Comedian to open Michigan’s first black-owned TV and film studio named after Black Wall Street

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Michigan’s first black-owned television and film studio is on its way to Lansing, the state capital.

Stand-up actor, director and entrepreneur, Amaru, is in the process of transforming the old Lansing Mall Theater at 921 Mall Drive W. into “Greenwood District Studios,” Mlive reported.

Amaru, who goes by only one name, said a number of events inspired him to open the studios, including the death of George Floyd and the COVID-19 pandemic.

“How do I bring back my work and other jobs?” Amaru, 47, said. “Hope was the first thing to do and to eliminate the desperation that reigns, especially among our young people. “

The professional artist hit the jackpot when he secured the 27,000 square foot lot. He felt he could provide everything he needed for the film and audio production process.

“We got lucky and got a building to do whatever we want to do,” Amaru said.

Amaru and the small studio staff, along with a handful of volunteers, are working to revitalize the building, which had been vacant since the cinema closed in 2014. The screens inside the venue were cut and there was glass smashed and broken bottles on the second floor.

The team is working to remove debris, install new screens, stages and technical support. Michael Nathan, producer and director, is among those who help bring Greenwood District Studios to life.

“Good things take time and if you are willing to sacrifice yourself and work for it, it will happen no matter what,” he said.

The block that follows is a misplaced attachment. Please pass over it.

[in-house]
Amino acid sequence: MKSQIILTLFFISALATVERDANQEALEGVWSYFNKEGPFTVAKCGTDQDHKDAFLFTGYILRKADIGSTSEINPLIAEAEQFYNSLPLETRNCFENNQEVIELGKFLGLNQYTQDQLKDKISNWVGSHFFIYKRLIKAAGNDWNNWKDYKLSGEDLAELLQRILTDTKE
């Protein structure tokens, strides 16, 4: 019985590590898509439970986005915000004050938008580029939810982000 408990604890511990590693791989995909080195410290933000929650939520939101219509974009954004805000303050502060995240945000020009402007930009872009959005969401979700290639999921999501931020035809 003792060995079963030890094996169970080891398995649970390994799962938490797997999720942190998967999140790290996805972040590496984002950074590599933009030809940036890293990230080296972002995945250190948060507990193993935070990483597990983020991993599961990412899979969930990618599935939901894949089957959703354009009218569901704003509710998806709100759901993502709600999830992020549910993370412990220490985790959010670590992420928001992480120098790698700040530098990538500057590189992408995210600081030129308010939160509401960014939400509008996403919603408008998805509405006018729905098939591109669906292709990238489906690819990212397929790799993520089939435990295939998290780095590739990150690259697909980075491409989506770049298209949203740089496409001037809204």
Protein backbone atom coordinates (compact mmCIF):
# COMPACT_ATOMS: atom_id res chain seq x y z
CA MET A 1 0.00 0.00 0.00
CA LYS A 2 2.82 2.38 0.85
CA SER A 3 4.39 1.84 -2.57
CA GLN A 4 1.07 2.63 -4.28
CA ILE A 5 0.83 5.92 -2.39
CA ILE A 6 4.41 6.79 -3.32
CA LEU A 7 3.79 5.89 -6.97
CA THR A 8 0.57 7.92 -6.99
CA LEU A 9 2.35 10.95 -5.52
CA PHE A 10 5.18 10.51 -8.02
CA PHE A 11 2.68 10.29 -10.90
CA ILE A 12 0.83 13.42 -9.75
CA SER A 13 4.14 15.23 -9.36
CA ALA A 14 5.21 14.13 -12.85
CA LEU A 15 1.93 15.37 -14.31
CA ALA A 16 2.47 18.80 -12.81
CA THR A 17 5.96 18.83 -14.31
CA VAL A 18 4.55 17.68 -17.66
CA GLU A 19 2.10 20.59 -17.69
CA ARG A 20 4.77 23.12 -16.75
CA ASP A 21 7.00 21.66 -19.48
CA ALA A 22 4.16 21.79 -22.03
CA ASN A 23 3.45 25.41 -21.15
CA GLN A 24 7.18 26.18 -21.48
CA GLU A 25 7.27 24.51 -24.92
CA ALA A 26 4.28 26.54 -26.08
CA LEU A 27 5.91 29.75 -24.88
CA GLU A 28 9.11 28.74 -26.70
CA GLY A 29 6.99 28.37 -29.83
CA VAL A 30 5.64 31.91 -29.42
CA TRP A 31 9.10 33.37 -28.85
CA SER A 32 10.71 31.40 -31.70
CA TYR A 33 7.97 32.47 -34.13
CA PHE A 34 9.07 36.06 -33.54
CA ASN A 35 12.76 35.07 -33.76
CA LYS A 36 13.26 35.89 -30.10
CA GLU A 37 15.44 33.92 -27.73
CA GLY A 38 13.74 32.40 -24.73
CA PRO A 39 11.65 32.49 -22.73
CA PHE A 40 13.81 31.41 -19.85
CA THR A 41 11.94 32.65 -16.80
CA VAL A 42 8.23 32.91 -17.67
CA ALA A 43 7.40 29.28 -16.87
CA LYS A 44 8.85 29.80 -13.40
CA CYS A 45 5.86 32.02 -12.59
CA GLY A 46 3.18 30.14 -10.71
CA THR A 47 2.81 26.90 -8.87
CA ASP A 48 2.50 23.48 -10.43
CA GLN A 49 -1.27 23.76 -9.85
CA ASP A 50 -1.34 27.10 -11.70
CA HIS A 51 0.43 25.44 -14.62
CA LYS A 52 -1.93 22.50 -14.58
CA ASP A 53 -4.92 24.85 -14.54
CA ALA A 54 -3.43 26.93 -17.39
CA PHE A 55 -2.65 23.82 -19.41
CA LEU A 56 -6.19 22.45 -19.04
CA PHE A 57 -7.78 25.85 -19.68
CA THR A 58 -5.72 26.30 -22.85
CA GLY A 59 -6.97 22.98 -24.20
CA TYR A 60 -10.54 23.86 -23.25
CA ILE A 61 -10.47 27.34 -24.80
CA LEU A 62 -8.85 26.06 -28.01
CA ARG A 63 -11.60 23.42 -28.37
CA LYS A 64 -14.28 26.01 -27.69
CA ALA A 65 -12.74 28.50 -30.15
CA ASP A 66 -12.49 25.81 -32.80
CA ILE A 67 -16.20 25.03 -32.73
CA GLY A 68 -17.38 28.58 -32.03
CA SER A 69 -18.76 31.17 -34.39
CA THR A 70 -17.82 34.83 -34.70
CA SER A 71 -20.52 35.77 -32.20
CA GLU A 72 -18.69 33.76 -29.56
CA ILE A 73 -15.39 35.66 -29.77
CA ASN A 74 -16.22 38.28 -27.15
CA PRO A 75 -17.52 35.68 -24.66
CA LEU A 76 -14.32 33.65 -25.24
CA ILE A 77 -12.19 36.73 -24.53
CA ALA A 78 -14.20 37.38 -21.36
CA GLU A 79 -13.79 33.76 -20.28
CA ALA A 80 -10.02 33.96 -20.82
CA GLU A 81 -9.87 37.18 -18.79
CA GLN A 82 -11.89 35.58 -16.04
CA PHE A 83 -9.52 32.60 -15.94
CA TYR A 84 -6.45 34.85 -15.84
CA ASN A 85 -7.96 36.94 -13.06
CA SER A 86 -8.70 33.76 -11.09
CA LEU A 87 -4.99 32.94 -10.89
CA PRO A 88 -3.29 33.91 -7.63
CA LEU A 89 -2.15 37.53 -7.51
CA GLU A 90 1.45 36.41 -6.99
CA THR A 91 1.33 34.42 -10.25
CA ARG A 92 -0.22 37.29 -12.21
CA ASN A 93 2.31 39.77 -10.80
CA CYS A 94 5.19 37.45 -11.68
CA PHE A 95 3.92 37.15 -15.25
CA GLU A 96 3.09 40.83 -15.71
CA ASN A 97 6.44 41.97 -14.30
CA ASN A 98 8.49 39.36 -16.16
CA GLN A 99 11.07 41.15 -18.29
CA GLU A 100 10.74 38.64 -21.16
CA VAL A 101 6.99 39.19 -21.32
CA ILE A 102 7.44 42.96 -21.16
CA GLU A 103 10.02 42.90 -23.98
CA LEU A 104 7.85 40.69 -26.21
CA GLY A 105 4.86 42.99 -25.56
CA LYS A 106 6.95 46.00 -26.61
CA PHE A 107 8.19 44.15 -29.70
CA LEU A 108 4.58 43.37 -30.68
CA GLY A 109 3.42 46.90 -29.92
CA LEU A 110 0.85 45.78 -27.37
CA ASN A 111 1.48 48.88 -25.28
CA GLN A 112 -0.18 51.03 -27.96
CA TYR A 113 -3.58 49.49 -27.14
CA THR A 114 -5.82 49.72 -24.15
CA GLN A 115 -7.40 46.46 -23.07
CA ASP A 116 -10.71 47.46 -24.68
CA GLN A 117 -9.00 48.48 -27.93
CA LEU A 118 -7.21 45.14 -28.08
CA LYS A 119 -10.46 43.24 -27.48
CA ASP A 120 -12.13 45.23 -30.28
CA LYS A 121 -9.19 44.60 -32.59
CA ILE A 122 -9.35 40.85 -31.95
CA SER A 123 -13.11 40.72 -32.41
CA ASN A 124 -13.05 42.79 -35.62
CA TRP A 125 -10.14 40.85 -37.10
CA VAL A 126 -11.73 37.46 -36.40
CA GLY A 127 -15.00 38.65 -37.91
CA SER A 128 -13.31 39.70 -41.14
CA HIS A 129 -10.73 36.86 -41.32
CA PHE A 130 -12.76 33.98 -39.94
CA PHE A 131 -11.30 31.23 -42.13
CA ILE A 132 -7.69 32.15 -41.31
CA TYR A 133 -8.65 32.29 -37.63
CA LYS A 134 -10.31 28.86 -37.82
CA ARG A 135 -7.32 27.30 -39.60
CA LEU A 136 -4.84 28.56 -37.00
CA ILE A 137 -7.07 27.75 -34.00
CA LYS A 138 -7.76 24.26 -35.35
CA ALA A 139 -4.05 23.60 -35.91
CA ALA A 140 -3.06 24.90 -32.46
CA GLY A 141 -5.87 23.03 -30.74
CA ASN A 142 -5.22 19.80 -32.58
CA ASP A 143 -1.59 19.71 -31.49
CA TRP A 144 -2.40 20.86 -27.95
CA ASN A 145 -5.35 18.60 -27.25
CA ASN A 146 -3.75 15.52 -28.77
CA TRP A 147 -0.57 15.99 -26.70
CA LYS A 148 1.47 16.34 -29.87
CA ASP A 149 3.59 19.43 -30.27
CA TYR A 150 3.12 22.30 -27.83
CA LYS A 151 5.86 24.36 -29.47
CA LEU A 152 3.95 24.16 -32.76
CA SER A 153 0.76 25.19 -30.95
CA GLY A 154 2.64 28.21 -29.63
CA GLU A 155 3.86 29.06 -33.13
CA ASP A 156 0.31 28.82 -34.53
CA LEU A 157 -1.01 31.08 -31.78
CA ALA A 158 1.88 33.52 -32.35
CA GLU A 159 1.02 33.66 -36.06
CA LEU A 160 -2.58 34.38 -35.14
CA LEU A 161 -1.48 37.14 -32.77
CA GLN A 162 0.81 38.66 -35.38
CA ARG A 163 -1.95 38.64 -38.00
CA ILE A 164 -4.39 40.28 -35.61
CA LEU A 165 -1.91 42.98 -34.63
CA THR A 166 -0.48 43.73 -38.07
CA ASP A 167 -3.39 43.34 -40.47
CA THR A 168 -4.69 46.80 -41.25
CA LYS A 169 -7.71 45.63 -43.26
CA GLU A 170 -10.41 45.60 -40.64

The space is expected to be finished by the end of next year. When ready, it will include six studios, a state-of-the-art editing bay and offices.

While the production space is under construction, the studio opened its comedy club in September called Funny Is Funny. The club is used to give local talent a chance to shine. It offers open mics on Tuesdays and professional comedy performances on weekends.

“Maybe it’s not about me, maybe it’s about someone showing up and I giving them the opportunity to blow up,” Amaru said. “It could be someone who hasn’t come yet who could be that spark.”

For Amaru, someone who has worked in the entertainment industry for 25 years, it’s important to create a space for artists to explore their craft within the community.

“So that we can give the green light and say yes to projects and tell our stories when we want to tell our stories without having to wait for someone… we can change the narrative,” Amaru said.

The studio is named after Tulsa, Oklahoma’s Greenwood District or “Black Wall Street,” a thriving black-owned business district burned down by an angry white mob in 1921. Amaru plans to post footage of the District of Greenwood throughout the space. Each studio will be named after something that was destroyed in the Tulsa Race Massacre.

“We wanted to combine the old with the new so that the old is never forgotten,” Amaru said.

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